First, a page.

A Kitchen Upgrade: Part One of Three






It feels like we started this process ages ago.  We had a thought (Hey, let’s redo the kitchen this summer!), put some money down on new counter top and told Home Depot “Let ‘er rip!”  We were thinking at most that this process would be a week from start to finish.

And then the Derecho hit.  And then work got crazy for JGL.  And now work is crazy for me.  And until last night we were still left with phase one of a potentially three part process still not done.  But after some cracker jack timing by my dear JGL, we can officially call part one a wrap.

What was part one?  Part one was replacing the countertop.  And because we can never do anything easy here, when the countertop assessment crew came they shared that we would have to take the first line of tile out in order for the new countertops to fit.  So replacing the countertop and retiling.  Check.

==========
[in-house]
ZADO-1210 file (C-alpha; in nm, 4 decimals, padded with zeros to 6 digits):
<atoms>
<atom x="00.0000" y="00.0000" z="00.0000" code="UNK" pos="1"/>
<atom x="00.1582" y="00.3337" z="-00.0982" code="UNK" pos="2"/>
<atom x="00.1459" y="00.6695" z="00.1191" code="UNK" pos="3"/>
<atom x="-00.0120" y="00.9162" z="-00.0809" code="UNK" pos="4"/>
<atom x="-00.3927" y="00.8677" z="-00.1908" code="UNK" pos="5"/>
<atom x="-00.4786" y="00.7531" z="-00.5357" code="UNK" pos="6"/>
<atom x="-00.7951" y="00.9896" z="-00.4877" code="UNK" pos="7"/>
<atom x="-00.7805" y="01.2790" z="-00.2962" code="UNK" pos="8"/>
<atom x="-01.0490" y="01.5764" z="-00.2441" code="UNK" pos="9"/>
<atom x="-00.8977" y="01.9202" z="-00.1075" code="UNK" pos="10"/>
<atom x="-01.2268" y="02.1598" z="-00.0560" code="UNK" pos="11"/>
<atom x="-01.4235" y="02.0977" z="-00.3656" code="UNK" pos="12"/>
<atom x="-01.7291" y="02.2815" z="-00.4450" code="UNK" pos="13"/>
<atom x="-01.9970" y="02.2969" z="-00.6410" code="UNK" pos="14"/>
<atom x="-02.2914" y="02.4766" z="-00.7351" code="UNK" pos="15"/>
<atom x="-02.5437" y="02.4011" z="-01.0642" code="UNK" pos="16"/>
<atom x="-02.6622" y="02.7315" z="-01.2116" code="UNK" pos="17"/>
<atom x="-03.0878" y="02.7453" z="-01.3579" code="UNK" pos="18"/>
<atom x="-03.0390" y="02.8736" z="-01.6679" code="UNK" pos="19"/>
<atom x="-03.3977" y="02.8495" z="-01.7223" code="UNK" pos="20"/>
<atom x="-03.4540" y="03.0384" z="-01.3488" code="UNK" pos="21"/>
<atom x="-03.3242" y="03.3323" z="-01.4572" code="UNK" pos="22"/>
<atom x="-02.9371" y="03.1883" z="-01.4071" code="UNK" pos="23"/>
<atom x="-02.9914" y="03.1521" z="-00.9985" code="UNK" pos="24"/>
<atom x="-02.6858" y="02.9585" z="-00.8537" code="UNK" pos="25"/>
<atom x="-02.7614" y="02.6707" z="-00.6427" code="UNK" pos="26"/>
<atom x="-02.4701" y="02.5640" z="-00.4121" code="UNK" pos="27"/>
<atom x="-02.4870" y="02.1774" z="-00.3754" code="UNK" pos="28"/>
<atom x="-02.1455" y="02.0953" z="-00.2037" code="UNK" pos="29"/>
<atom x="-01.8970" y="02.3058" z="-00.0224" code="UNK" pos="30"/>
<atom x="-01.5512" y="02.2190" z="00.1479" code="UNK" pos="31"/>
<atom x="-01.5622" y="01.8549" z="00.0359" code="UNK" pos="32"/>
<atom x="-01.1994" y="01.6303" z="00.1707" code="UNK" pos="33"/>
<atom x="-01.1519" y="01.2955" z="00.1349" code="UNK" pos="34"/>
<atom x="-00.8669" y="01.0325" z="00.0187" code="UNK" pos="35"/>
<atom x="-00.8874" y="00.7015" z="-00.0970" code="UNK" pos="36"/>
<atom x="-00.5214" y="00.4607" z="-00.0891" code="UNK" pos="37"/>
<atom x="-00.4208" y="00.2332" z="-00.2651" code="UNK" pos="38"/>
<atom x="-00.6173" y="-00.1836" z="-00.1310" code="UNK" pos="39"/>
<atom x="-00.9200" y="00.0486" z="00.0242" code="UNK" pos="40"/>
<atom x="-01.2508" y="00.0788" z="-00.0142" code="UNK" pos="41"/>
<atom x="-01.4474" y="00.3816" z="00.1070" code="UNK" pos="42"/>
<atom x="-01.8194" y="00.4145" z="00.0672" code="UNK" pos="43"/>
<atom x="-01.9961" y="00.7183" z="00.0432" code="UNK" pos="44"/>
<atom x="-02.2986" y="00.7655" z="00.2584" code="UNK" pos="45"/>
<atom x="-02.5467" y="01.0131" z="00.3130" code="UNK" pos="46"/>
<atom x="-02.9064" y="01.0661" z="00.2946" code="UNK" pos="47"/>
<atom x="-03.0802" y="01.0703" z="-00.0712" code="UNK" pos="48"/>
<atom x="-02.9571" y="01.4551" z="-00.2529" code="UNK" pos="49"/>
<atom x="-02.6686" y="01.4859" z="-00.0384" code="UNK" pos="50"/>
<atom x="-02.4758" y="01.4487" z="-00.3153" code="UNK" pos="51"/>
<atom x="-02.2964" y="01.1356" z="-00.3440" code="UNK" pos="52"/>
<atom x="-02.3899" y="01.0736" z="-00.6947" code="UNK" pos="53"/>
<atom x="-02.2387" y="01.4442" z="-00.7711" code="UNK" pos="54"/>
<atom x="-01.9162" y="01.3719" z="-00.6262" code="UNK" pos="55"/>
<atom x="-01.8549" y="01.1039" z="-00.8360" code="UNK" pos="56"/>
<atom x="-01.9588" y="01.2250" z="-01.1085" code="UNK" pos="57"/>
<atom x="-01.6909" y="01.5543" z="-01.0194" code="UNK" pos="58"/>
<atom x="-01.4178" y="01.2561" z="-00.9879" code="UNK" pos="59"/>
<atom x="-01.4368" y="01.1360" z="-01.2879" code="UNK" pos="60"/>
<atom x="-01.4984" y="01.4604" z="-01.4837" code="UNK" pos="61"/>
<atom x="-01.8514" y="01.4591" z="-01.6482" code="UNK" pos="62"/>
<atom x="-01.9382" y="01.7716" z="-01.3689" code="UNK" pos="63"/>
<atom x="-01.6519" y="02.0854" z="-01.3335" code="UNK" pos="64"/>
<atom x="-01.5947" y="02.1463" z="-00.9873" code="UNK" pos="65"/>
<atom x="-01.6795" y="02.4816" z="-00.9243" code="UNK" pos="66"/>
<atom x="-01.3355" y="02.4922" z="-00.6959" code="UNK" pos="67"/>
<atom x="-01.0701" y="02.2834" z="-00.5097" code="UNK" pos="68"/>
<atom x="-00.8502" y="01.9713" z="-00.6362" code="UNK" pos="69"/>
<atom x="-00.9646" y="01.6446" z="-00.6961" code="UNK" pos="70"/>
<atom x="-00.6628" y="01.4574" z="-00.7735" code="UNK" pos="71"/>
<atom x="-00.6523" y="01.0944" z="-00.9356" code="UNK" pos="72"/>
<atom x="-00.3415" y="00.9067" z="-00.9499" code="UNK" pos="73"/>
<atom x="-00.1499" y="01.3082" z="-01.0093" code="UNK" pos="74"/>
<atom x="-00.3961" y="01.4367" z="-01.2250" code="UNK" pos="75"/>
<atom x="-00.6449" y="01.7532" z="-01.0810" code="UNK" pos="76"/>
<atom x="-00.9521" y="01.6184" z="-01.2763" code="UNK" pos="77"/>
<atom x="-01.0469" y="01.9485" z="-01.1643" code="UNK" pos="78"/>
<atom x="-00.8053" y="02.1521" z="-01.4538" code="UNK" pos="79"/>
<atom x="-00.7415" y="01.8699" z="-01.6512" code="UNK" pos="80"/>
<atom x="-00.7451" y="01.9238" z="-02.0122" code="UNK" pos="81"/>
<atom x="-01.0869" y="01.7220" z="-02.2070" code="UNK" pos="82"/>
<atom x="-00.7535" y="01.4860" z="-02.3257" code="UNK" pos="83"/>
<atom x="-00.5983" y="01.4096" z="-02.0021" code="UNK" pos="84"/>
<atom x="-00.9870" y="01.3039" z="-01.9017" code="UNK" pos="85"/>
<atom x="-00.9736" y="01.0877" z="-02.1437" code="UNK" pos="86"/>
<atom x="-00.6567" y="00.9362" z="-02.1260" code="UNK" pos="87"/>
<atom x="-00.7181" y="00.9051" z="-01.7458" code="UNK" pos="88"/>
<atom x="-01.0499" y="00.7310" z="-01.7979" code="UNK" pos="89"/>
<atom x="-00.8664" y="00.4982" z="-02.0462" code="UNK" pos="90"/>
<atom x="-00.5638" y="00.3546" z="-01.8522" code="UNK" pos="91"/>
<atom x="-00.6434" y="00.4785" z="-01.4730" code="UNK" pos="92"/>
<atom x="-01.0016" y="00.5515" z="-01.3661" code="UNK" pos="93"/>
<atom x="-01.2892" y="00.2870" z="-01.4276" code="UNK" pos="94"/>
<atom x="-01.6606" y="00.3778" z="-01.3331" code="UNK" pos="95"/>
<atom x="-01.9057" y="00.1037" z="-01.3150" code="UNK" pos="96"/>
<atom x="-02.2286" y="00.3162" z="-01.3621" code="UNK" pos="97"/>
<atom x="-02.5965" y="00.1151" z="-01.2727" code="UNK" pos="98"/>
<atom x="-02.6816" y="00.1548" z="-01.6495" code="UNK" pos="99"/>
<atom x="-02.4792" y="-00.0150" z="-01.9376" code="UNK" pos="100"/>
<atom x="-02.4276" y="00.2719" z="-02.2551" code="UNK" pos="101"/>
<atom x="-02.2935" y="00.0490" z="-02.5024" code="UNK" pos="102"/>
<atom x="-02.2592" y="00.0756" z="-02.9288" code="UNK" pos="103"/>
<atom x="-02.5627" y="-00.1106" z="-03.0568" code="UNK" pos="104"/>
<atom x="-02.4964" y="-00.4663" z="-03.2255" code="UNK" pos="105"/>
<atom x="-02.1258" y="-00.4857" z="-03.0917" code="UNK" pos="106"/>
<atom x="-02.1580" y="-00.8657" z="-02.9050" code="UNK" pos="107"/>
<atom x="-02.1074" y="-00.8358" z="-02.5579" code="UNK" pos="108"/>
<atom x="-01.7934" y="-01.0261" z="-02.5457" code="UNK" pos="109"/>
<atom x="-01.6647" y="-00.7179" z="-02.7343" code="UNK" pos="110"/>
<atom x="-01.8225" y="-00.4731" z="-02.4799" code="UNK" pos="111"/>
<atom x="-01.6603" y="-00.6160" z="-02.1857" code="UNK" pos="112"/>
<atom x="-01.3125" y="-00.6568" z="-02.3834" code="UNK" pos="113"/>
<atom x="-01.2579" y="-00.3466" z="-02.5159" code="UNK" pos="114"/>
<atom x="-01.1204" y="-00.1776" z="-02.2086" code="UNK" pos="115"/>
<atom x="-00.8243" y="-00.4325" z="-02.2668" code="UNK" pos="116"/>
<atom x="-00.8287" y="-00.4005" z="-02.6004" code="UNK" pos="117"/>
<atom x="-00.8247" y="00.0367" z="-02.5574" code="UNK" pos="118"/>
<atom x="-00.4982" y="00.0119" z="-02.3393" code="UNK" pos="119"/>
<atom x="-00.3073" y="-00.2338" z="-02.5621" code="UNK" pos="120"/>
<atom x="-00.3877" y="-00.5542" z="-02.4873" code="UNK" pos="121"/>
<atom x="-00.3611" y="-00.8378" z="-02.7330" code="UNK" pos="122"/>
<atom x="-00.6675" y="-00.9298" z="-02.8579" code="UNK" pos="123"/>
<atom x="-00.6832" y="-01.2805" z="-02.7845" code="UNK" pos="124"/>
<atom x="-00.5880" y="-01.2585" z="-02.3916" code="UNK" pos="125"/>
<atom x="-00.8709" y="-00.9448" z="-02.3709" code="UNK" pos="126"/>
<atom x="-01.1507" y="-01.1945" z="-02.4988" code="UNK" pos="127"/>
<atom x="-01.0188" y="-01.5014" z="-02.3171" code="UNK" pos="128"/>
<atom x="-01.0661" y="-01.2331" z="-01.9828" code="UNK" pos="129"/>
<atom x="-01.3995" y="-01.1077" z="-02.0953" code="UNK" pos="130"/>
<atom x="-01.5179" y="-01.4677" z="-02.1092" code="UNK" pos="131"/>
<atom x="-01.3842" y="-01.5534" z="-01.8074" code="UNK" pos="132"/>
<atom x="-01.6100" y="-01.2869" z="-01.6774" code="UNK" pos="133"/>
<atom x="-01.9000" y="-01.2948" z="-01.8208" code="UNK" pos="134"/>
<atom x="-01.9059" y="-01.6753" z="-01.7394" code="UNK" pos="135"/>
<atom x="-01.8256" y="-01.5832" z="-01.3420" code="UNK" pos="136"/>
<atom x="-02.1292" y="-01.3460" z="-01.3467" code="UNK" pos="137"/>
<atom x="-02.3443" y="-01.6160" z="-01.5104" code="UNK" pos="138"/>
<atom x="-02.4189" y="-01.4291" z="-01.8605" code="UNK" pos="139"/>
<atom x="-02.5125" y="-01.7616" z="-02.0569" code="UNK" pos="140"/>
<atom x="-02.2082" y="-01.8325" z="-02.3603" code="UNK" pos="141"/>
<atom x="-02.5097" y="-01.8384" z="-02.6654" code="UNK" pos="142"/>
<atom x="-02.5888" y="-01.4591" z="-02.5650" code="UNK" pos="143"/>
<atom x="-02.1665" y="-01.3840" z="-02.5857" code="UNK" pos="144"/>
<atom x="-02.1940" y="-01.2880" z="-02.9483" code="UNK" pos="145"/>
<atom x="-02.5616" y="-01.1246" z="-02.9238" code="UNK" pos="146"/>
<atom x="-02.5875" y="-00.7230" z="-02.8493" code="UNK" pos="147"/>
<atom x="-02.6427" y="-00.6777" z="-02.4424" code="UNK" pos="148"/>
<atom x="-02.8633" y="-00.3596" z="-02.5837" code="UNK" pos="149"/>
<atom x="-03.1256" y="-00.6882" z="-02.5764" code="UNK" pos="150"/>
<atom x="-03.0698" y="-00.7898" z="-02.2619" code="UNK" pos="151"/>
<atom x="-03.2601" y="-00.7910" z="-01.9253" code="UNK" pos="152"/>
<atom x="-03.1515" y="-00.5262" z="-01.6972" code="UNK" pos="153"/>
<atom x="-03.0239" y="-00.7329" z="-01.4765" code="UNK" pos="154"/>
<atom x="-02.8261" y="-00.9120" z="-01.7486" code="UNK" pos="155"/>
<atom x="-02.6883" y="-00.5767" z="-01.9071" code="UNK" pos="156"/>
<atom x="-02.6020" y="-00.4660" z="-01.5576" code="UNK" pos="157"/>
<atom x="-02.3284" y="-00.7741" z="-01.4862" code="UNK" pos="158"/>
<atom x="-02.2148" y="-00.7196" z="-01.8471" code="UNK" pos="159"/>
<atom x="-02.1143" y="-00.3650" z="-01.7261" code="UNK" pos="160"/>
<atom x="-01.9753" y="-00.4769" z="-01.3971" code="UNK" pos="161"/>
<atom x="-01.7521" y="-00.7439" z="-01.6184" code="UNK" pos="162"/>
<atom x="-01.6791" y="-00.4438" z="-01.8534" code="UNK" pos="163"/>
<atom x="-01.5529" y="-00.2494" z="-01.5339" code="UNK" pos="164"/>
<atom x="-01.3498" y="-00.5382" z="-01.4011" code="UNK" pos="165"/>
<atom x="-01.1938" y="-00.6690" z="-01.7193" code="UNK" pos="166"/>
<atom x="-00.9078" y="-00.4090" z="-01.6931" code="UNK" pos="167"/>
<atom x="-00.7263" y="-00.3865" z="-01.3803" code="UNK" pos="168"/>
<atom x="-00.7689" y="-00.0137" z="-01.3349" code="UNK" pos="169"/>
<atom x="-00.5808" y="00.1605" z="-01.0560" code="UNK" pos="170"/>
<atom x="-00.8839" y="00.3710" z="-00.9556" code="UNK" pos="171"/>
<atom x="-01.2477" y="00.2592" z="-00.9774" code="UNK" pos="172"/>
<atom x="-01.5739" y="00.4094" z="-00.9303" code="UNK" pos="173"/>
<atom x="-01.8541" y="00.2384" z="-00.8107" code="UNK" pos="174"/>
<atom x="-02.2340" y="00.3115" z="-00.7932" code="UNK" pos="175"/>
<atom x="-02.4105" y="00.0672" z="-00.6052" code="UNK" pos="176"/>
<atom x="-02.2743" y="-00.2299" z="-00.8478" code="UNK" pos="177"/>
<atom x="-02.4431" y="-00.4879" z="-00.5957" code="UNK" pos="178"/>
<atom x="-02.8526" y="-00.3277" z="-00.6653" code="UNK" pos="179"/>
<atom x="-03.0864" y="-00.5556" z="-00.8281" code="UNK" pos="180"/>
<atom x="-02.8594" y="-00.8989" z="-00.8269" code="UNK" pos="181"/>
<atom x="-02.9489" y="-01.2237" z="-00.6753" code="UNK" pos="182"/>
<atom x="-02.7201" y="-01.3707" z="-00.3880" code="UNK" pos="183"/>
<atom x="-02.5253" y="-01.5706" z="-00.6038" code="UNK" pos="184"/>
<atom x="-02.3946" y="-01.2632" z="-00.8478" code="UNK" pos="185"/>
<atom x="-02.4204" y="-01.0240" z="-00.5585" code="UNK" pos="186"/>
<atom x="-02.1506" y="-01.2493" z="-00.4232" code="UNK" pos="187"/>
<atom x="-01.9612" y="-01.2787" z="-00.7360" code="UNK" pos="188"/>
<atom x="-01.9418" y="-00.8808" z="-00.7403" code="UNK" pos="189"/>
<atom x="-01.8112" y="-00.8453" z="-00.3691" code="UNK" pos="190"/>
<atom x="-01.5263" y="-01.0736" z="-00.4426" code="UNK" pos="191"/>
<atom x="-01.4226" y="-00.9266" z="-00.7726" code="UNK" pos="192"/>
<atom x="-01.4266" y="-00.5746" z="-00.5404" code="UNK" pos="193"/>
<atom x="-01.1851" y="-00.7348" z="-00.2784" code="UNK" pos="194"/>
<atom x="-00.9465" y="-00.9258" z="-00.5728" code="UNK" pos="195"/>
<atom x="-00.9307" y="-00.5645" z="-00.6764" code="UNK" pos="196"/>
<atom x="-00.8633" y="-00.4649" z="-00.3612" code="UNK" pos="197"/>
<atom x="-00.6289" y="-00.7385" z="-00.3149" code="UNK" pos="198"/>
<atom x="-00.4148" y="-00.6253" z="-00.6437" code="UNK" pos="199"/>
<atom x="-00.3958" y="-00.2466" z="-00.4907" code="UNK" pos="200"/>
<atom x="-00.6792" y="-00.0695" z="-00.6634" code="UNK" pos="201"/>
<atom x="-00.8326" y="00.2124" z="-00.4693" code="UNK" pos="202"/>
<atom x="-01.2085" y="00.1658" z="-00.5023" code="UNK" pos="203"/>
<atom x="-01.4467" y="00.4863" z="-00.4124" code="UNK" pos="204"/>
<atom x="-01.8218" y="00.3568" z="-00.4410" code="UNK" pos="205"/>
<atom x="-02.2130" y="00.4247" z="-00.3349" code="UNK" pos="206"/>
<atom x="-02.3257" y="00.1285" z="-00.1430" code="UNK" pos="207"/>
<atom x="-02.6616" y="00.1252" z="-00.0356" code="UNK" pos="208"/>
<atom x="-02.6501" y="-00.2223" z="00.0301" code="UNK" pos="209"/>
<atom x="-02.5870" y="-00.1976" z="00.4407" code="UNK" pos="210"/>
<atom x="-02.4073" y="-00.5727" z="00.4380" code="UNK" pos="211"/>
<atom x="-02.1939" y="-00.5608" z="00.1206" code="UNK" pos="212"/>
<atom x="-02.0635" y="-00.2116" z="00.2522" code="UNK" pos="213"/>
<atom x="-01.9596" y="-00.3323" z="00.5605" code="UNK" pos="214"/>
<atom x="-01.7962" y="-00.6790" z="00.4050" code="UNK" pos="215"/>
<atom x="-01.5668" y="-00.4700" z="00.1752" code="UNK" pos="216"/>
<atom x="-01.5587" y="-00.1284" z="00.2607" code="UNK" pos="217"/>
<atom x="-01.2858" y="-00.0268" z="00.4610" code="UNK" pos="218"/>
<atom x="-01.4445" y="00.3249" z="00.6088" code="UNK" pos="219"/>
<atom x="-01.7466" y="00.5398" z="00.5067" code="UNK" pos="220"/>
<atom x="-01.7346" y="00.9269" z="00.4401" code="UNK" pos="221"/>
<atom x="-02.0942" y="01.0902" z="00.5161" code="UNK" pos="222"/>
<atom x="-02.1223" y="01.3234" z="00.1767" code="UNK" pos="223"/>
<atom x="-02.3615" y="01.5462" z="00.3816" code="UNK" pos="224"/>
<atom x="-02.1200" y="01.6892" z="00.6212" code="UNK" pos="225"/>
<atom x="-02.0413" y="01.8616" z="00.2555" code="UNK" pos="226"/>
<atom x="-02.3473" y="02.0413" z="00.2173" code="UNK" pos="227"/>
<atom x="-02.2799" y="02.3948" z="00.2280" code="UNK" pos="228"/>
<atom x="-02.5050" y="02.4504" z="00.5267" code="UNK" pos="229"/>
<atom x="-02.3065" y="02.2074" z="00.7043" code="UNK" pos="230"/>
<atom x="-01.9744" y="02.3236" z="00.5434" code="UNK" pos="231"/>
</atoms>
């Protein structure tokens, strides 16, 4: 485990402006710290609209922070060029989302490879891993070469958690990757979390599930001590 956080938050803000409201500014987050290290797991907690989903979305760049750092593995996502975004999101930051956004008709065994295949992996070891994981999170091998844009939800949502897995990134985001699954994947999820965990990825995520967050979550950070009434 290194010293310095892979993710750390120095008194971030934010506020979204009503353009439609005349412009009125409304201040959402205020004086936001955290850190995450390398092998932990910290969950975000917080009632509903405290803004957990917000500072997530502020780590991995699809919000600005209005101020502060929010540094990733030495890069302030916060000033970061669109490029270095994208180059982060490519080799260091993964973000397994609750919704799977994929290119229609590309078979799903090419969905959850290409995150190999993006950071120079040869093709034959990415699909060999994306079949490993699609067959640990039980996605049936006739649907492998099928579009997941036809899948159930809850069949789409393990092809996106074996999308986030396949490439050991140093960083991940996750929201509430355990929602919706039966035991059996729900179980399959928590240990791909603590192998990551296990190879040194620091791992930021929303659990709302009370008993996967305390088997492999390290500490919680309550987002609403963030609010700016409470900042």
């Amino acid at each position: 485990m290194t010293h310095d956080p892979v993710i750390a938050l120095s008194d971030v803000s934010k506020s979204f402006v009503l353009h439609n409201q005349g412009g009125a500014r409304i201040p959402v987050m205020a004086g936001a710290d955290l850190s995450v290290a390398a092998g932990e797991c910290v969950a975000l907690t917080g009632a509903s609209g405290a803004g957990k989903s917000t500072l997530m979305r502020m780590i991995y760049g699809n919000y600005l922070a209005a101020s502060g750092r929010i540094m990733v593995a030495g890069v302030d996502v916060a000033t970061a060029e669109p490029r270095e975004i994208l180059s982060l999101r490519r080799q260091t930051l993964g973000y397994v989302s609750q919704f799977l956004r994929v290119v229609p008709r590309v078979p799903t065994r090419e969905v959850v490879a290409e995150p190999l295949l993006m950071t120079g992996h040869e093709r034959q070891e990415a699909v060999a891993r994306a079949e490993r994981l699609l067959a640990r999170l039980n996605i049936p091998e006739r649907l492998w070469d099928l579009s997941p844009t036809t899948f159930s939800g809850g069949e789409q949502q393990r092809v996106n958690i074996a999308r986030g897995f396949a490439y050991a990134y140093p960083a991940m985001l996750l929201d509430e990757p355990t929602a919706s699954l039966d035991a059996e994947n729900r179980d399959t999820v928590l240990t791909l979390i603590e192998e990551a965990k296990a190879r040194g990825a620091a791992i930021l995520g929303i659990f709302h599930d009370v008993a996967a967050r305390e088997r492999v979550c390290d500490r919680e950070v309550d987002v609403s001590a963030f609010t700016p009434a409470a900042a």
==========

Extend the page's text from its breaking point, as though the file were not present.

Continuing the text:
The old countertops were the original laminate ones the house was built with years ago.  You would look at them and just think, I shall can tomatoes today, and before you even started the project they were stained.  I fought valiantly against the stainage for the first year or so we lived here and then gave up.


So with no power and during the hottest week of the summer, we ripped the old countertops out.  So long, farewell, good riddance!  From there we were able to get in and knock the line of tile out, and then the wonderful countertop crew came in and put in our new countertop.  A countertop that is stain resistant.  Stain Resistant!  It’s truly a miracle.  We also found new facets that we love, so last weekend JGL installed those as well.